Robert McCamant, co-owner, 1971-2007, on the Reader's early days | Feature | Chicago Reader

Robert McCamant, co-owner, 1971-2007, on the Reader's early days 

'Magazine-style design on newsprint was a signal that we were something new—neither fish nor fowl'

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Download the Reader's first issue—October 1st, 1971. (PDF)

click to enlarge MAX BARLOW
  • Max Barlow

When I look back at the first Reader, our hubris in starting the paper makes me cringe. What made me think I could edit a paper about Chicago when I'd only visited the city one time before and only had a month or two to get ready? True, our leader, Bob Roth, had a lifetime of Chicago-area experience, but he was supposed to continue his graduate studies and his part-time job at a plant store. Nancy Banks and I were going to put out the paper! It was 1971. We were 22 years old. We thought we knew more than anybody else.

But I'm not embarrassed about the content and format of the first issue. (Or, not mostly. The use of Helvetica as the main headline typeface—that was too mainstream. I still love Egyptian Bold Condensed, our other main headline face. We used lots of Times Roman for body type; it was one of a handful of faces we had to choose from.) The mix of reviews and features, with more about how to live life than whom to vote for, still feels about right. And the use of magazine-style design printed on newsprint was a signal that we were something new—neither fish nor fowl.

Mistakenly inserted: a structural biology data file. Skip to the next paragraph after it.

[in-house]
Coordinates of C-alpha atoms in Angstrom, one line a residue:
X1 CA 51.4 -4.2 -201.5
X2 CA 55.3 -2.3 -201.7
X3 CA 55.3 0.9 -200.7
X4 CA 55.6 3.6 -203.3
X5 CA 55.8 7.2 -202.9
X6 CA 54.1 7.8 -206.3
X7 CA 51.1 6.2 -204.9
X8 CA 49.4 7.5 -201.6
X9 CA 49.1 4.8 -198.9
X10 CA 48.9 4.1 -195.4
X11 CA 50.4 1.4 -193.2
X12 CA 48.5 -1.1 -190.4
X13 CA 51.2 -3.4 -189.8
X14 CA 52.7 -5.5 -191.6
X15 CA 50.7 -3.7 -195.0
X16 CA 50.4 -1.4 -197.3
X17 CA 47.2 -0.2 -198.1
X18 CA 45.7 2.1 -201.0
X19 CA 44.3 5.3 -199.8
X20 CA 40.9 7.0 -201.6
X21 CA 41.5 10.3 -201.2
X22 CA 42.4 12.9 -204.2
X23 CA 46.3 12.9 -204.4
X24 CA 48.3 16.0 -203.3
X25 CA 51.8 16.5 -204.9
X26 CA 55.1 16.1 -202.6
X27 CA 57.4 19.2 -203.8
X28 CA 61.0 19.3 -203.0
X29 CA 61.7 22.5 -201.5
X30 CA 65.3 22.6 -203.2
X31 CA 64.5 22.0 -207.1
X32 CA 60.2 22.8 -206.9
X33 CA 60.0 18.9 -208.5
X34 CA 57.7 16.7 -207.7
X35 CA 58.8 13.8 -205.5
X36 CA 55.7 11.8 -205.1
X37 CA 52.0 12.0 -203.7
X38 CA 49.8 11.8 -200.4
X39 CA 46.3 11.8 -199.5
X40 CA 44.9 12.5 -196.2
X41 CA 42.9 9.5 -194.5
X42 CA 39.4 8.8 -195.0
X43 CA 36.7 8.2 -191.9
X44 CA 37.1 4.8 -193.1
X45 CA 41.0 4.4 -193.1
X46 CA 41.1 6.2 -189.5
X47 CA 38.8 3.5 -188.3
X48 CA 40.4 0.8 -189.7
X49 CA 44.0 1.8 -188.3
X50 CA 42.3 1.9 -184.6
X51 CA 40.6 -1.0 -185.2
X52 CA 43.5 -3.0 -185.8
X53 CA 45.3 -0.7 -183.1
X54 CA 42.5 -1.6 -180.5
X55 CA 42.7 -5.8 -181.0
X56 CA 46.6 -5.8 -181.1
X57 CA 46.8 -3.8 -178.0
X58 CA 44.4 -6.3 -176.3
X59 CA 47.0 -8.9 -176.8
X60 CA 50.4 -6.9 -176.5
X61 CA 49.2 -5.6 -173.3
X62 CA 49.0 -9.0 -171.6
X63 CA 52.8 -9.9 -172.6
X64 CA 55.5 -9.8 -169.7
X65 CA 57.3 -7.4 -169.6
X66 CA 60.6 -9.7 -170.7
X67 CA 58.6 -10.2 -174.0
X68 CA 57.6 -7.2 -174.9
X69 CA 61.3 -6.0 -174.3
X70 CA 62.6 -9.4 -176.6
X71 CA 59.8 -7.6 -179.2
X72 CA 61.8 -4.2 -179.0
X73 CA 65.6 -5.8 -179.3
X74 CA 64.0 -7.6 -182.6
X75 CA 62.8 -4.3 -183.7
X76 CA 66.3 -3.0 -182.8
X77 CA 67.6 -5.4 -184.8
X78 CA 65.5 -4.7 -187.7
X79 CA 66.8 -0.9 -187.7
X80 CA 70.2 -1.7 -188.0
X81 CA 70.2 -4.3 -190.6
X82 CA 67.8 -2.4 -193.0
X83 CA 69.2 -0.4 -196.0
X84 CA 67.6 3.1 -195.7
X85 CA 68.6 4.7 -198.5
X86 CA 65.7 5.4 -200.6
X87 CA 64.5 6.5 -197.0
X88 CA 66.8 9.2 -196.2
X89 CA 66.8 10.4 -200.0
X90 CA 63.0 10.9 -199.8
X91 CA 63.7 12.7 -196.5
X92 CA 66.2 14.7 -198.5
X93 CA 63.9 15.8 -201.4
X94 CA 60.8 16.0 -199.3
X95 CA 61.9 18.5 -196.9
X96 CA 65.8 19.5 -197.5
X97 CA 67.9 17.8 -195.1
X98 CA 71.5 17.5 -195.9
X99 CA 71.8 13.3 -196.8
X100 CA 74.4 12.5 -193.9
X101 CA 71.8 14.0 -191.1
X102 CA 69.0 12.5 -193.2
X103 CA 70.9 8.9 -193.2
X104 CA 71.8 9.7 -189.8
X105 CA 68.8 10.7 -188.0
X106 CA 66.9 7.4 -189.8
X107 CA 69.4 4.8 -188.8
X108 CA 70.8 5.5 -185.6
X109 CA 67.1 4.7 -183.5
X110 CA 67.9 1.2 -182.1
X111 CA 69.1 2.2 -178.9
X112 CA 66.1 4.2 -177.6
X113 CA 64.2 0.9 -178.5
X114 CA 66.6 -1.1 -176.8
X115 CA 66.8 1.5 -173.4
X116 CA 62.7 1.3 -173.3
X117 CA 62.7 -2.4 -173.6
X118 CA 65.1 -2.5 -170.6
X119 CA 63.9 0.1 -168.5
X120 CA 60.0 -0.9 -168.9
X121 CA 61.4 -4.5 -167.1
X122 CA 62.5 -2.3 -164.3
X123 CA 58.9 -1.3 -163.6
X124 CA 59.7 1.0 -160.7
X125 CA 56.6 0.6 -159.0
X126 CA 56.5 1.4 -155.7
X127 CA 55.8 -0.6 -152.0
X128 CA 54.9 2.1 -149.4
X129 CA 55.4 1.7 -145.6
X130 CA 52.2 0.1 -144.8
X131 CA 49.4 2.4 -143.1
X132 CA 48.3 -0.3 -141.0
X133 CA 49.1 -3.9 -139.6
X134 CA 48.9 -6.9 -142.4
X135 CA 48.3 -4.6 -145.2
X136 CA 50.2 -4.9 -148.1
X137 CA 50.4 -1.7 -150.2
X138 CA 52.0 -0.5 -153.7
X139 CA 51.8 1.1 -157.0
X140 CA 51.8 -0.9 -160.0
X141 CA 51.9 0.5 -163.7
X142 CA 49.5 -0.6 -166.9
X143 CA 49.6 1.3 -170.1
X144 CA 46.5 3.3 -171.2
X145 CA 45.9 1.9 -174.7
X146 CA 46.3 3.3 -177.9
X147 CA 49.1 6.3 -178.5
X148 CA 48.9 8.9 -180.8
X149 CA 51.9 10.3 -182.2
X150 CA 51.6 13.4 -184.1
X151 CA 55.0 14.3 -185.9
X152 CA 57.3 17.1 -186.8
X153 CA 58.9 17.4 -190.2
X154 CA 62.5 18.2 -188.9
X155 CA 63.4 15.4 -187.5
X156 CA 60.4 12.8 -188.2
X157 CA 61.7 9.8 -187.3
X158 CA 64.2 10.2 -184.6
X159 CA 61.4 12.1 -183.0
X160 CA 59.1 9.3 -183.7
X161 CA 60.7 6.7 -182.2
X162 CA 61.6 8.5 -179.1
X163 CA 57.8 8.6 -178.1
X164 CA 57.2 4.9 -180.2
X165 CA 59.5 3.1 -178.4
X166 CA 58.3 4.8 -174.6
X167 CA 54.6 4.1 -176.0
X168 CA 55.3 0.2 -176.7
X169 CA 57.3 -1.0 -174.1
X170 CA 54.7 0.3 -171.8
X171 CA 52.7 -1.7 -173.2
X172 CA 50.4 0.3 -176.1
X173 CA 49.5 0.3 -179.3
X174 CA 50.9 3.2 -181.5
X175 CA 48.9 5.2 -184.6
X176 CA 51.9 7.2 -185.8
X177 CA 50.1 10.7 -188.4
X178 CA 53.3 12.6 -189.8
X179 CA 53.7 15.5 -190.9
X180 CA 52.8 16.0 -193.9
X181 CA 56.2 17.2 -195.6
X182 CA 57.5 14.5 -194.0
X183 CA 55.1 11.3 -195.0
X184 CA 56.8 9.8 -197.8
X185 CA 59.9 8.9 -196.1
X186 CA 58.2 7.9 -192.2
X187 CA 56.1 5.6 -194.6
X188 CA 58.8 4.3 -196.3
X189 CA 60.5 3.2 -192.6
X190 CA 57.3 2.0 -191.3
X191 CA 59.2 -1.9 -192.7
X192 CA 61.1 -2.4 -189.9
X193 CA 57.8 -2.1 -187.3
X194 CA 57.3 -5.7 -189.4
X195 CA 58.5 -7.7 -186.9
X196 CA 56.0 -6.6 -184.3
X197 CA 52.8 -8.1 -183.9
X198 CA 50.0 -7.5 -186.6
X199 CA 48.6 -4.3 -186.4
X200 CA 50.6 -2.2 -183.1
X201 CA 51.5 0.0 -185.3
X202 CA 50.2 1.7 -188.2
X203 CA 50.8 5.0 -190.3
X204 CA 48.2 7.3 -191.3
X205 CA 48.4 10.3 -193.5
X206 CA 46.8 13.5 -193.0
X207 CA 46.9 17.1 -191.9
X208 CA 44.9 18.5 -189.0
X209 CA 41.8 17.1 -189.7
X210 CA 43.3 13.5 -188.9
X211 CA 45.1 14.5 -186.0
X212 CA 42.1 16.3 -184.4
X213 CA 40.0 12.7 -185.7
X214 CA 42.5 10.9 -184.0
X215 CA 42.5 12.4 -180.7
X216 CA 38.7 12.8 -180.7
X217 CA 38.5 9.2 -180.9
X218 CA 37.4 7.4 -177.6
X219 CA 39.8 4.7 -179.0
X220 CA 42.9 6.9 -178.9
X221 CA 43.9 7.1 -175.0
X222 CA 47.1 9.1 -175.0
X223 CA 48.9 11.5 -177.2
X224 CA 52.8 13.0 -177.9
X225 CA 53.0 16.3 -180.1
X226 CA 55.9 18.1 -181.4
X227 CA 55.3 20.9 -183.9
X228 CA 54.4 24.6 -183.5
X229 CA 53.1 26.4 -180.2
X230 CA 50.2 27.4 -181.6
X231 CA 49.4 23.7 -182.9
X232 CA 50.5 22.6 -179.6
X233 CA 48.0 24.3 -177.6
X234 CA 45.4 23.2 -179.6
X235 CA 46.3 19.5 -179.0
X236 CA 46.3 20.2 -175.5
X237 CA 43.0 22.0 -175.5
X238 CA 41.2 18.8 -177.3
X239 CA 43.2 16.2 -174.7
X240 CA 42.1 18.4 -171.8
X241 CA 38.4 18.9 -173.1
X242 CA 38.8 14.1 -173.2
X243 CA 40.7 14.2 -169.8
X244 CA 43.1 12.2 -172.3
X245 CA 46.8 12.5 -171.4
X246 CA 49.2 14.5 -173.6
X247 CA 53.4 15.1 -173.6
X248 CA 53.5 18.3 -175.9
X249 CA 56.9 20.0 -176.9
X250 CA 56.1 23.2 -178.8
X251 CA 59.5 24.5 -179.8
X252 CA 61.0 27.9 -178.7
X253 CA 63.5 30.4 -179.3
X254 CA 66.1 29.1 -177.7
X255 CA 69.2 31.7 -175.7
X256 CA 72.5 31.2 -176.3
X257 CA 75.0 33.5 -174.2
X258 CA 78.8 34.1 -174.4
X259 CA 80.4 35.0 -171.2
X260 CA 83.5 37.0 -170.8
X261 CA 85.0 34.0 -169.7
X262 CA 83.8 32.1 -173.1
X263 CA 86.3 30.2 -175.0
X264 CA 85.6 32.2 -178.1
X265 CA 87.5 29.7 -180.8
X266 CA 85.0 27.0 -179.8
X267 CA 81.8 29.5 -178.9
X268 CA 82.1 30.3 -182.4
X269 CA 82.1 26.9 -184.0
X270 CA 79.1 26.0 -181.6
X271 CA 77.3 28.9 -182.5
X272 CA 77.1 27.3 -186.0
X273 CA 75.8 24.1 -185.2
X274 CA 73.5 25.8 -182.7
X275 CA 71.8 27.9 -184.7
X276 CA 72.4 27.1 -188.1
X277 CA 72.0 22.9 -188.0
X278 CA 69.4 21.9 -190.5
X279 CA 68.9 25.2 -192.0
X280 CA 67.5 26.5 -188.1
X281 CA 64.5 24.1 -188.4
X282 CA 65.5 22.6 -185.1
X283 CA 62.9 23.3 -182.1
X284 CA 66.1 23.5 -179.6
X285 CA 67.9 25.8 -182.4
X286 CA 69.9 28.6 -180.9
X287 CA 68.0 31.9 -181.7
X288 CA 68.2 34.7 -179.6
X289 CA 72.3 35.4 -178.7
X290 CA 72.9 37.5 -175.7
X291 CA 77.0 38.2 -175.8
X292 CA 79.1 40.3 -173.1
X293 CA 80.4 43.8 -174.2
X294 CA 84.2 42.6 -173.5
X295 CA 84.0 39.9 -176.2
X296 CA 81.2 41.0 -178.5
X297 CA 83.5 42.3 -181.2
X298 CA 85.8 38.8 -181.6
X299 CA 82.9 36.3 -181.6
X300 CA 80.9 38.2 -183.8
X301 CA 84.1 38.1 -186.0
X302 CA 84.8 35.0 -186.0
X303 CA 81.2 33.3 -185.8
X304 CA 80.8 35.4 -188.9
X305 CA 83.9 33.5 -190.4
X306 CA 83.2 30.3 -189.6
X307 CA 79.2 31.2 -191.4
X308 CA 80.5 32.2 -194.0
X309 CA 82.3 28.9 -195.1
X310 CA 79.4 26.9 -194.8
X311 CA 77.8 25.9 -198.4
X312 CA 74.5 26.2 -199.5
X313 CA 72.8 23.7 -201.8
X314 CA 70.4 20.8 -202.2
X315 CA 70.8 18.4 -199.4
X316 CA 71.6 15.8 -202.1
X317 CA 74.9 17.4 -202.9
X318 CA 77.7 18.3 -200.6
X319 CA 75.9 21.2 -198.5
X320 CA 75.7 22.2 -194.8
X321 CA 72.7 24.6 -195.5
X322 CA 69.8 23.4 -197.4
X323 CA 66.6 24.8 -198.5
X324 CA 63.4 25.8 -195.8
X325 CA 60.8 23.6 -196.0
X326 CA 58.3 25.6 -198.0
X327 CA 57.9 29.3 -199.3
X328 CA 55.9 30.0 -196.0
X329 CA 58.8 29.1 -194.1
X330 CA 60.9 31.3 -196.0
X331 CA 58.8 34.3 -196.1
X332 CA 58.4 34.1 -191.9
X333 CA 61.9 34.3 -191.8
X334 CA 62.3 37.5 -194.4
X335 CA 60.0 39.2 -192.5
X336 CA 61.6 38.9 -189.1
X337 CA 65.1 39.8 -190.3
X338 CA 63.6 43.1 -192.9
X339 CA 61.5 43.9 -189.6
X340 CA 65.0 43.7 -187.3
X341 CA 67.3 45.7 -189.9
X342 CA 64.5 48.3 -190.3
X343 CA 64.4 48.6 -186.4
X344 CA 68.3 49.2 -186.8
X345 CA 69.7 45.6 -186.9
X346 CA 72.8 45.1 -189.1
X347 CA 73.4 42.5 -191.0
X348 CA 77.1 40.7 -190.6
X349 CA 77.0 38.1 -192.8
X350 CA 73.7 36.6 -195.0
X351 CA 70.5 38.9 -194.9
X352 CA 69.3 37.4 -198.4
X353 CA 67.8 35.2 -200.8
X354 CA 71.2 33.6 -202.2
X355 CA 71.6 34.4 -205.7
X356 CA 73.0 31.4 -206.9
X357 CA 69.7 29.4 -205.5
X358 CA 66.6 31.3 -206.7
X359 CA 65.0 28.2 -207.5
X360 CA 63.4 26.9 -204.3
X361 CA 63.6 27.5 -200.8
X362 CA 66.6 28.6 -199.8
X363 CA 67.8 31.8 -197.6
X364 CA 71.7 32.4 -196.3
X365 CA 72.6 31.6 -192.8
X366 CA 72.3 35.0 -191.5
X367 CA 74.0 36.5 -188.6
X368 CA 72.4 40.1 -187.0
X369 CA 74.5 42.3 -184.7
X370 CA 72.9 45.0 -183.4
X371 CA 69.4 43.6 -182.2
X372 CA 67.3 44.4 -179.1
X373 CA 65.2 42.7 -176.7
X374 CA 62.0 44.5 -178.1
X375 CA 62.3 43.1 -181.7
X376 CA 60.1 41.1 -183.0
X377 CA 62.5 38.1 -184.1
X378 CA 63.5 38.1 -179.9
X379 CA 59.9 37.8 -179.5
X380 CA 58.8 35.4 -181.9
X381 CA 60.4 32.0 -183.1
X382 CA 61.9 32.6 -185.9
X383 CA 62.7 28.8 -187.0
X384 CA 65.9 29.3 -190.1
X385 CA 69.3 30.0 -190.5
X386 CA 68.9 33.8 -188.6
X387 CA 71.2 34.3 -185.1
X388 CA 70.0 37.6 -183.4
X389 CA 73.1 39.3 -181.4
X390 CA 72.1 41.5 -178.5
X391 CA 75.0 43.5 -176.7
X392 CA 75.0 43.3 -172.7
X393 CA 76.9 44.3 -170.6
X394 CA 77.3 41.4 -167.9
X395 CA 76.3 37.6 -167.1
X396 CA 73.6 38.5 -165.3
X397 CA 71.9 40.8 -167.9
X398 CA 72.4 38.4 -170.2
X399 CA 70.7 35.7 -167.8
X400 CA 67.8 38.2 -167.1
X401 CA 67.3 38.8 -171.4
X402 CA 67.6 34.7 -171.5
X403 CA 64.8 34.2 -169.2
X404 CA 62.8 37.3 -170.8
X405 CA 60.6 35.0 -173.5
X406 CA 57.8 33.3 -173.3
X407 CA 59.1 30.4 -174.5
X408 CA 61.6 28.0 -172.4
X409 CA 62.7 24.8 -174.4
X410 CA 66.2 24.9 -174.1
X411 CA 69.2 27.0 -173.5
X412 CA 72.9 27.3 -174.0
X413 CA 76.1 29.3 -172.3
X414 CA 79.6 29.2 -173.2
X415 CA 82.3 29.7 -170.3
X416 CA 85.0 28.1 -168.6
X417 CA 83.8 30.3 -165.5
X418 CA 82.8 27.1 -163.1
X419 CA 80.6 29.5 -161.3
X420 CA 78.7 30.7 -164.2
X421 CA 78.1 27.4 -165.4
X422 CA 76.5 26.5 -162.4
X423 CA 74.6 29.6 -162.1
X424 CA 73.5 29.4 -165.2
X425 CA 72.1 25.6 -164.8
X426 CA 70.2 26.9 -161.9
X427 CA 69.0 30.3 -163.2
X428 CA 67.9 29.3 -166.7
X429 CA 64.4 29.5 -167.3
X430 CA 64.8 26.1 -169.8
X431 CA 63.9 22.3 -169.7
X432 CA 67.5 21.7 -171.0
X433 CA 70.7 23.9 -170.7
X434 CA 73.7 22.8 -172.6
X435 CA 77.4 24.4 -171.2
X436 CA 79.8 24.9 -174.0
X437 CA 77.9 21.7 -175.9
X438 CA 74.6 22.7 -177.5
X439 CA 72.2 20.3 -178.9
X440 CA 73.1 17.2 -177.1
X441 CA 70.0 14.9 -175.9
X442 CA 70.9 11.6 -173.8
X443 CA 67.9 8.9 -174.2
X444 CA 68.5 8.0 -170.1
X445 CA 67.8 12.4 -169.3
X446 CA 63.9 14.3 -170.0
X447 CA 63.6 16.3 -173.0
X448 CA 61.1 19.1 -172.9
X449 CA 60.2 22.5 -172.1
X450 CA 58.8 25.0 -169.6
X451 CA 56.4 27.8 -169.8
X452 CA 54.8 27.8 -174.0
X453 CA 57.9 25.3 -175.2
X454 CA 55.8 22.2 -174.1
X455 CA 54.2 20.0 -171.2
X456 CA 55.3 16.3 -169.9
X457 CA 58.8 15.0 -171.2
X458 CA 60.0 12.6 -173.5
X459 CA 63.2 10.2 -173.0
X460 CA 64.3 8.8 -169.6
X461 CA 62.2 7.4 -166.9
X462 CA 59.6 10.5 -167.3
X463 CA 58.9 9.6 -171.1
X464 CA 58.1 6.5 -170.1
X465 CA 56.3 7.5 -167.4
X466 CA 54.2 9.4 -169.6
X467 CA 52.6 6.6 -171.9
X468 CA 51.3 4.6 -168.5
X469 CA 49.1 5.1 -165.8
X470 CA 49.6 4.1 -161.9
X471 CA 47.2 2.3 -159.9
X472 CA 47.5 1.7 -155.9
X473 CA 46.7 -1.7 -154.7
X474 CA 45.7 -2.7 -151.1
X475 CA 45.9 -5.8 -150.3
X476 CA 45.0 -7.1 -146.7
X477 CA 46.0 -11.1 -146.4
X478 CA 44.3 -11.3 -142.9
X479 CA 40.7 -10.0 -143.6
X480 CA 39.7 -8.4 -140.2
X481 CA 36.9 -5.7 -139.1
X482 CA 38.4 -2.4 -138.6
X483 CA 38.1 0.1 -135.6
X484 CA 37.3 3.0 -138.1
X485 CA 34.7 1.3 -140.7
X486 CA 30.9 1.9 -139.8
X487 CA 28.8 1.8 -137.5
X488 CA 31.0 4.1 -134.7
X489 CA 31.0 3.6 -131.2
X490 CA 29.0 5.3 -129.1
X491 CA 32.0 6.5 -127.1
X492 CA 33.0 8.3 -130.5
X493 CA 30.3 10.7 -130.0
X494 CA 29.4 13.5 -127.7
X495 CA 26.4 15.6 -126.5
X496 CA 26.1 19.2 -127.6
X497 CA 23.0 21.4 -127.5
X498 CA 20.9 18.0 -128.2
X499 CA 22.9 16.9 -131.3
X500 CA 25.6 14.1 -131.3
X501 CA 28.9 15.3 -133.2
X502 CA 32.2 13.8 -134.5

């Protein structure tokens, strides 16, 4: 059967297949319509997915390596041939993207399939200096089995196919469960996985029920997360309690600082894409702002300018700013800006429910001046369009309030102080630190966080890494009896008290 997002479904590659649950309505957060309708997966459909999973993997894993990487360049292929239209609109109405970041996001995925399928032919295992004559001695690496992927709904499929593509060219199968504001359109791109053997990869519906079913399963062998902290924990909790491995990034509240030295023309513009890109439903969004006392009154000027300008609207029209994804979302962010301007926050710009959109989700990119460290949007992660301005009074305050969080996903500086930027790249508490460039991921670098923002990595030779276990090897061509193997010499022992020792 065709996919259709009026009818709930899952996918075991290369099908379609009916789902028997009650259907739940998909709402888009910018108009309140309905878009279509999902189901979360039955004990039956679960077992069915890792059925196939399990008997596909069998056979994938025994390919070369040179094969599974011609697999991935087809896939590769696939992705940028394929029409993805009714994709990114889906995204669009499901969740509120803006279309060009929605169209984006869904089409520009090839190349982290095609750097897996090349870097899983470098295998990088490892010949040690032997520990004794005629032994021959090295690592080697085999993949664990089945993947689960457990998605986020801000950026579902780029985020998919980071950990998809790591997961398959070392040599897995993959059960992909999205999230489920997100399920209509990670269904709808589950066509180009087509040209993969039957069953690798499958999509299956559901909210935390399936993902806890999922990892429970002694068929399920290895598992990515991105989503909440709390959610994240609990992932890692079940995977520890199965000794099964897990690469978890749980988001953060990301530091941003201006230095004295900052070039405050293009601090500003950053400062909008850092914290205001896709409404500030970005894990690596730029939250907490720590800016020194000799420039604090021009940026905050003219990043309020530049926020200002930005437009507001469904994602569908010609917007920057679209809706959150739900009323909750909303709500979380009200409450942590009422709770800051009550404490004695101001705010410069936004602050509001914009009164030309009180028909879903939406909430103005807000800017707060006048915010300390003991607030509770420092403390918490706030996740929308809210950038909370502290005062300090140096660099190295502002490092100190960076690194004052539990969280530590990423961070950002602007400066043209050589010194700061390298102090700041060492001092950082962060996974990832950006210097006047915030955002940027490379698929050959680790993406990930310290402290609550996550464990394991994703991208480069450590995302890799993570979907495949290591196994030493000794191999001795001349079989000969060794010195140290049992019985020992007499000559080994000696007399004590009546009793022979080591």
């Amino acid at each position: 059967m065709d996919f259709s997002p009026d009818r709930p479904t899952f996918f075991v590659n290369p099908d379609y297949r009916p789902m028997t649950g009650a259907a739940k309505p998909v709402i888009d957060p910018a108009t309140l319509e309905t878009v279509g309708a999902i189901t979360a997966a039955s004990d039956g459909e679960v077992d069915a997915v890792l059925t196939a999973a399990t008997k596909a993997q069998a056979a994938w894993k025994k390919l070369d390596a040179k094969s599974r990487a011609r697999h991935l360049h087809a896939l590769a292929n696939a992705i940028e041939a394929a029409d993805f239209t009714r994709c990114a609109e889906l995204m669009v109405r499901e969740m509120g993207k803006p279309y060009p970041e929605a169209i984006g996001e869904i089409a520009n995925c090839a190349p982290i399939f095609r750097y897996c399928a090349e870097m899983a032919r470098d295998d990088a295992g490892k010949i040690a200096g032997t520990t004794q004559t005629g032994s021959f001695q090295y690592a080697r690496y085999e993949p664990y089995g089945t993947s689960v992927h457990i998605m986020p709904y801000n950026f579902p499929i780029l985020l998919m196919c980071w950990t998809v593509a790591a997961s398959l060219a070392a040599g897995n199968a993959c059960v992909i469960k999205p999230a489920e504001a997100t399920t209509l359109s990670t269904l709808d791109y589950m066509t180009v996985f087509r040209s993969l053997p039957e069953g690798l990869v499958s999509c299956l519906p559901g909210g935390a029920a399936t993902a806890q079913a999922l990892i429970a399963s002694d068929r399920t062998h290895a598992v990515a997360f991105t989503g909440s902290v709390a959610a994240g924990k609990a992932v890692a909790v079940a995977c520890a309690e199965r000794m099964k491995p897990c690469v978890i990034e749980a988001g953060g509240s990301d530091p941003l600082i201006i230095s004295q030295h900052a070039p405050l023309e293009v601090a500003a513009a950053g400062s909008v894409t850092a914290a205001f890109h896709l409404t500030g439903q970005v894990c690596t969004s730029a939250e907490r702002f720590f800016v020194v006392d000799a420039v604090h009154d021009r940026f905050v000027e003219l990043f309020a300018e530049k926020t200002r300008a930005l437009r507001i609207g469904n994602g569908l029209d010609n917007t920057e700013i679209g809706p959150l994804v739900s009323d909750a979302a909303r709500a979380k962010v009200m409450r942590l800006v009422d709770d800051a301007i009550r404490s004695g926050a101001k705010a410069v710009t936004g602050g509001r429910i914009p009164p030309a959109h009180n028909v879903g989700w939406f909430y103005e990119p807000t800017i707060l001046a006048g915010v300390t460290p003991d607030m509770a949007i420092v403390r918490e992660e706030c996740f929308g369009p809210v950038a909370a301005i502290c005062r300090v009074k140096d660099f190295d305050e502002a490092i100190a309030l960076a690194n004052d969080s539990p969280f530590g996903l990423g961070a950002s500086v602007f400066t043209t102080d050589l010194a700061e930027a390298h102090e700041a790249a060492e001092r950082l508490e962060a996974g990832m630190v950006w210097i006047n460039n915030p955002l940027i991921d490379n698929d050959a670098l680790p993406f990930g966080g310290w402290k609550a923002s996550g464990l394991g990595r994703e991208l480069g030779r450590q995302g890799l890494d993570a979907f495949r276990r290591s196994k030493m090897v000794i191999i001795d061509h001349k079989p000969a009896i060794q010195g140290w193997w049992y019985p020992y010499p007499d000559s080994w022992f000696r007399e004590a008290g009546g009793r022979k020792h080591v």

I only lasted a few more issues as editor. Roth realized he should be editor, and I became the art director (though the masthead didn't reflect the change until later). We had wonderful contributors in that first issue: Myron Meisel, Michael Miner, Sally Banes, and Nancy Banks all continued writing for us. J. Leland was a pseudonym for Mark Homstad—and Rodney Wanker was me.

Bob McCamant was the paper's original editor, though his principal contribution was the publication's graphic design. Today he's the owner, editor, and designer of Chicago's boutique Sherwin Beach Press, some of whose books originated as Reader articles.


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